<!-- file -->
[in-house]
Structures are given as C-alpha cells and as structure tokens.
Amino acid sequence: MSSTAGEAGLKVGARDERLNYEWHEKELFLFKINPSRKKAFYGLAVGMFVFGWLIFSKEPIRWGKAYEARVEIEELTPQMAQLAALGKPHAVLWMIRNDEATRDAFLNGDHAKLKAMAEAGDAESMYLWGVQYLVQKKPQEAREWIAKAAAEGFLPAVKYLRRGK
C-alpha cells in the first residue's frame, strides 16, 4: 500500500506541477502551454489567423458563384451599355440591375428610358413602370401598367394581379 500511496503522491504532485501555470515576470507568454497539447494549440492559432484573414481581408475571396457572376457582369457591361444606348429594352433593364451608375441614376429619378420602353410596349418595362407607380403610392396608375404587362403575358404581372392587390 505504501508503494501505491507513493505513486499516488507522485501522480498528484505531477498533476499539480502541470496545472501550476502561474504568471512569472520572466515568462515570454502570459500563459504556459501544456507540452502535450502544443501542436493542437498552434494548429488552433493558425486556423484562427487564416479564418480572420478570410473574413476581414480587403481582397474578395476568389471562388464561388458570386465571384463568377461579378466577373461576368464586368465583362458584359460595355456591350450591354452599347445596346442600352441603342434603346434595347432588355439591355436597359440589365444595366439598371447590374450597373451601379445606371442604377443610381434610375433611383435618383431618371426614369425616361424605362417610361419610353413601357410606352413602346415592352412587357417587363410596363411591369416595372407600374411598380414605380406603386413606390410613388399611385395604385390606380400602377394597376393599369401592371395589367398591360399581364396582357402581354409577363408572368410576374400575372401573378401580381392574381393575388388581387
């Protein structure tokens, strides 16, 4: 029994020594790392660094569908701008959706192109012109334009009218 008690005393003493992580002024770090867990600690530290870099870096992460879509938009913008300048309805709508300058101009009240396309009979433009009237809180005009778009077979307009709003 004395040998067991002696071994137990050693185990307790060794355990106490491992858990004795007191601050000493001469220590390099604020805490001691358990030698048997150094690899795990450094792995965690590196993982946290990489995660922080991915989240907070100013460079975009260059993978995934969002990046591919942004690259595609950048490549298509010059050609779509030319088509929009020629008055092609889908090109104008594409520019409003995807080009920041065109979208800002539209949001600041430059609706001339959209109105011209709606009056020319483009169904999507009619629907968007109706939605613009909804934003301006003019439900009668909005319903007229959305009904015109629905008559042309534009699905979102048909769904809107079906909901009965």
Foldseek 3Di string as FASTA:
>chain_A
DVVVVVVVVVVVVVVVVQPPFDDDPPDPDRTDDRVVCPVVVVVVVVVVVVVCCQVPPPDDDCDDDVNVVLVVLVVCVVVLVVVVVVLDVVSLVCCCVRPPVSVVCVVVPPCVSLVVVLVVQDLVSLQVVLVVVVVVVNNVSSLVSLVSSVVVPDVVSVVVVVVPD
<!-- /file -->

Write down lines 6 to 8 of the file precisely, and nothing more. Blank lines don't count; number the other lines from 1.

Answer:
Foldseek 3Di string as FASTA:
>chain_A
DVVVVVVVVVVVVVVVVQPPFDDDPPDPDRTDDRVVCPVVVVVVVVVVVVVCCQVPPPDDDCDDDVNVVLVVLVVCVVVLVVVVVVLDVVSLVCCCVRPPVSVVCVVVPPCVSLVVVLVVQDLVSLQVVLVVVVVVVNNVSSLVSLVSSVVVPDVVSVVVVVVPD